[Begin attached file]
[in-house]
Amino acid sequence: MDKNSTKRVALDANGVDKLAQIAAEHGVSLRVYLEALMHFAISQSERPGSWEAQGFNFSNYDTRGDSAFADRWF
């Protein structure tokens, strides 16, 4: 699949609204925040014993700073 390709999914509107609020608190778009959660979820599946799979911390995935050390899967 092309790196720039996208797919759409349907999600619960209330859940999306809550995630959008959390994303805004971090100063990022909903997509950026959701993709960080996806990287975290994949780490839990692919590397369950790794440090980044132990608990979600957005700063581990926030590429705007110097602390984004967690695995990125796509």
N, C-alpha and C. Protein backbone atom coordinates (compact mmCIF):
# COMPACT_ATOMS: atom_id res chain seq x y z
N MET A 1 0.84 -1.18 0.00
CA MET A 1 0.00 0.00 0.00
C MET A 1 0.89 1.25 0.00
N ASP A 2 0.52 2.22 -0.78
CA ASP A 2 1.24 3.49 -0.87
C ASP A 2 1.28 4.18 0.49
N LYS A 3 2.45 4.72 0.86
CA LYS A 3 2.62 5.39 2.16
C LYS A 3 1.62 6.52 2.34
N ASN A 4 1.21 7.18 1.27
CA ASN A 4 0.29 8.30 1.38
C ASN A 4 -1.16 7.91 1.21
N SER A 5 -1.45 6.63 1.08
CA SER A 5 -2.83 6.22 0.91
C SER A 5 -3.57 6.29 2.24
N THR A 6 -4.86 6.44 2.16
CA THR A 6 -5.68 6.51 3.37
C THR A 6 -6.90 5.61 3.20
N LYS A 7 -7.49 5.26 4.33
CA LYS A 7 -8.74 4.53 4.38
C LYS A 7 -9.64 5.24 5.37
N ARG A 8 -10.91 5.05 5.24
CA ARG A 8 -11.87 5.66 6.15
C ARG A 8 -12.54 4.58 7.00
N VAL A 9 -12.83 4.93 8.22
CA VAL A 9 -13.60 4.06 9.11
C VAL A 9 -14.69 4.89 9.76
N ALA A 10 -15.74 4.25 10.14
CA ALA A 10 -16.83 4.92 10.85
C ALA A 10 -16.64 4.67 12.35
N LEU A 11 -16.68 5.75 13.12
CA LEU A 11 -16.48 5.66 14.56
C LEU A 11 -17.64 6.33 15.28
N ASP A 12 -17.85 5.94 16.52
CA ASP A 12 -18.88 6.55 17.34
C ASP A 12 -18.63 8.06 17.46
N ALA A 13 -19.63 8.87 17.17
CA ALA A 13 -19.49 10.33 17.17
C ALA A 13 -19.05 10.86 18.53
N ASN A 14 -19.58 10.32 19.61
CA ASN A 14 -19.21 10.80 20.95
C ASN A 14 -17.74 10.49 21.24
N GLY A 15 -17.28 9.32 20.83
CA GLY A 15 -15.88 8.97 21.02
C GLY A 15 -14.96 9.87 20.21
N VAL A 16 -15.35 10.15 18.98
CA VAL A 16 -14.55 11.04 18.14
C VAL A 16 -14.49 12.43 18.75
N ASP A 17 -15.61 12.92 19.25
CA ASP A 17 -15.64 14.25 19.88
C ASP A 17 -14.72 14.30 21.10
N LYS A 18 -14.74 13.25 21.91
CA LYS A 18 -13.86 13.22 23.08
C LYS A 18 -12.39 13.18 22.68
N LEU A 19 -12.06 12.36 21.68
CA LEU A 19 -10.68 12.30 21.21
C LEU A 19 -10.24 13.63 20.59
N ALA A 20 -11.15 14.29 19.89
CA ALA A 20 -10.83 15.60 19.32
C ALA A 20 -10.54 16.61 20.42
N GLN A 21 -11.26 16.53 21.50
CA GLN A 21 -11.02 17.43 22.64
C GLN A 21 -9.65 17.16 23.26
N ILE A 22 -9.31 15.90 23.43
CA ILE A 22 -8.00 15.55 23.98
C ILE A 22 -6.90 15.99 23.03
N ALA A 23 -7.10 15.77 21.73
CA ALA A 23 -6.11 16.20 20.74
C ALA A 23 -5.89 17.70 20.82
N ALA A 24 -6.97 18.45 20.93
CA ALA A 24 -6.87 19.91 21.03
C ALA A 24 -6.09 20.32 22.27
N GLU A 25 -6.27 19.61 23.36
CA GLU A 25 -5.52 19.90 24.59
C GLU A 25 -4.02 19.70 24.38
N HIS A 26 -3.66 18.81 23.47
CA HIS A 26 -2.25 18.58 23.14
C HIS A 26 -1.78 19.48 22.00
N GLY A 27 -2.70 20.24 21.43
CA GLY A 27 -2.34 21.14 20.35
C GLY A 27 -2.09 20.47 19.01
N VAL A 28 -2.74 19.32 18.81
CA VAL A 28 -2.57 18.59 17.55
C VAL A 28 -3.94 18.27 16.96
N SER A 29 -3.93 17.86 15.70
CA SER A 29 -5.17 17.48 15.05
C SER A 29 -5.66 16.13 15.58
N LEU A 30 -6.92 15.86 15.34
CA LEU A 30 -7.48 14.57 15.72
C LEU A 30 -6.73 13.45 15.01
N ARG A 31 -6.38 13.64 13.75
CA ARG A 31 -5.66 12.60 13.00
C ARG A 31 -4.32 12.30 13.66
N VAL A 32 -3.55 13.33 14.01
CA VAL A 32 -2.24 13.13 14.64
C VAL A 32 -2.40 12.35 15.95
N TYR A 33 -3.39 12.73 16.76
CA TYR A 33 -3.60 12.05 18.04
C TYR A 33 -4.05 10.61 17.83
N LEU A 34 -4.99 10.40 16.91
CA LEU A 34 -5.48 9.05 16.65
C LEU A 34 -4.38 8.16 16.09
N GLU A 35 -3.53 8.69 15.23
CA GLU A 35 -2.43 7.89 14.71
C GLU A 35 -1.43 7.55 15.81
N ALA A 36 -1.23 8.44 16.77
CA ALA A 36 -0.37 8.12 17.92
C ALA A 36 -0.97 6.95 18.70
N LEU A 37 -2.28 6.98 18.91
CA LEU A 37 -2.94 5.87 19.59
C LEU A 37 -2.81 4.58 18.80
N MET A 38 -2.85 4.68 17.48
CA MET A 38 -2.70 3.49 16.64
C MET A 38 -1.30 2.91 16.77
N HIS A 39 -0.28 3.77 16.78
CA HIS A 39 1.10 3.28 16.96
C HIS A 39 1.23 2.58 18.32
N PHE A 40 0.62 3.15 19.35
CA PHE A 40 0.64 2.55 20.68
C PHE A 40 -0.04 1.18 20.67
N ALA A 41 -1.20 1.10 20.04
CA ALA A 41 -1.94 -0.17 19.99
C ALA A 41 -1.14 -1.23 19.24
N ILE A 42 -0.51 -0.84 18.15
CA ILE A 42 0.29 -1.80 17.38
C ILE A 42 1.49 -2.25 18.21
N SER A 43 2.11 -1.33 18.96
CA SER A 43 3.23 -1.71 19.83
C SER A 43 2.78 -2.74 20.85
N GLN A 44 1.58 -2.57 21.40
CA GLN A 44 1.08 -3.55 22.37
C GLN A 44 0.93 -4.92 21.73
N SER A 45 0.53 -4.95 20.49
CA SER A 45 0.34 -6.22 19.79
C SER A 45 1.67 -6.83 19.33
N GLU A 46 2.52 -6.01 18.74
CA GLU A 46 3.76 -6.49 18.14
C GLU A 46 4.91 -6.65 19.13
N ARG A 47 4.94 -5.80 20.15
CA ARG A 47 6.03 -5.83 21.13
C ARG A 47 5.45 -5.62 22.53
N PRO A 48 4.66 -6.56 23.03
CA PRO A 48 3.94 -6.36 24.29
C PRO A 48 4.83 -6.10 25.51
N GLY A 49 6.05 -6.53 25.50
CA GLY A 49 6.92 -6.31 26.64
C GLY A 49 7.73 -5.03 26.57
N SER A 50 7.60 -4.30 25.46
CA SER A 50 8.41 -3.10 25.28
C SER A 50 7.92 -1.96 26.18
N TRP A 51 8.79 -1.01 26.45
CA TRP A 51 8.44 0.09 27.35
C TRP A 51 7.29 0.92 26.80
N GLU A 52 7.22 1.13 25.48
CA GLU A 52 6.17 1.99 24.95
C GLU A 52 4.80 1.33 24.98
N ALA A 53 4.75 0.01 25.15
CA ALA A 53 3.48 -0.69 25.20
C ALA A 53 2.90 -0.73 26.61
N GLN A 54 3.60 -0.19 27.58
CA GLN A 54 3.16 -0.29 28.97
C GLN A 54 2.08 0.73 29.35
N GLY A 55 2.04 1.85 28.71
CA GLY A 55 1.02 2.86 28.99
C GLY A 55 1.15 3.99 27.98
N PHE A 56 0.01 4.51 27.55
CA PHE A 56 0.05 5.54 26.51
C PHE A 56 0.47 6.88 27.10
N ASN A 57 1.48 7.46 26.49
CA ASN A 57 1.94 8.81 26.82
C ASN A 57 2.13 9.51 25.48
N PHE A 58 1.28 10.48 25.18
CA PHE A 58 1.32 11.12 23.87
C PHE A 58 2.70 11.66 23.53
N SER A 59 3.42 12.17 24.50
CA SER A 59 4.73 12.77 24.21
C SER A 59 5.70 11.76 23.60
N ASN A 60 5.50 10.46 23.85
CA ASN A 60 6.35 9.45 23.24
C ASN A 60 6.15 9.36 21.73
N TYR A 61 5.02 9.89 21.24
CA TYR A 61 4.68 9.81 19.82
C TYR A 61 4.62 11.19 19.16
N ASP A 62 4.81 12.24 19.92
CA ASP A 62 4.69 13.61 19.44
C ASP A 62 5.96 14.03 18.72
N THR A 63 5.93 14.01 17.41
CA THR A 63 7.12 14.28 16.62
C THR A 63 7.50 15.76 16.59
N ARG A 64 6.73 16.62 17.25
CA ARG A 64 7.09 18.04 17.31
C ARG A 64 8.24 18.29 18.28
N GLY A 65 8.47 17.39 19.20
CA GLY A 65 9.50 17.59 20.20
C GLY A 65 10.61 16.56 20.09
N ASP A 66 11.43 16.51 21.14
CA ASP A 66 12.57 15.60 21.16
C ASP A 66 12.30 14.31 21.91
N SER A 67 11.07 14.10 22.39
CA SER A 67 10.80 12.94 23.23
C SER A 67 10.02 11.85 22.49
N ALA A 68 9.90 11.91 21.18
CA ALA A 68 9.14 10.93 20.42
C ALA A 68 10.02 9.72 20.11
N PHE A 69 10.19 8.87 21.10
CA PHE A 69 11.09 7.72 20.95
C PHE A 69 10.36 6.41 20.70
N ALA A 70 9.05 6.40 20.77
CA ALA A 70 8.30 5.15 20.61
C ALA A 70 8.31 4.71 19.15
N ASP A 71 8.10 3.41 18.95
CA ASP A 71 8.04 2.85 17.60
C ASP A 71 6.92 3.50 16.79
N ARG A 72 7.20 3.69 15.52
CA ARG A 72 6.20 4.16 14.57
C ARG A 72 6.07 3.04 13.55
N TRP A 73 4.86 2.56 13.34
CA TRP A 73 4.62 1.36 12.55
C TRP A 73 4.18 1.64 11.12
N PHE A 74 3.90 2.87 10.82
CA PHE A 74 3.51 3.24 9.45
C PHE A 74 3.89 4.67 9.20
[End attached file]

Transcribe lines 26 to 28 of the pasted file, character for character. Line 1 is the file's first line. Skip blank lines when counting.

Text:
C LYS A 7 -9.64 5.24 5.37
N ARG A 8 -10.91 5.05 5.24
CA ARG A 8 -11.87 5.66 6.15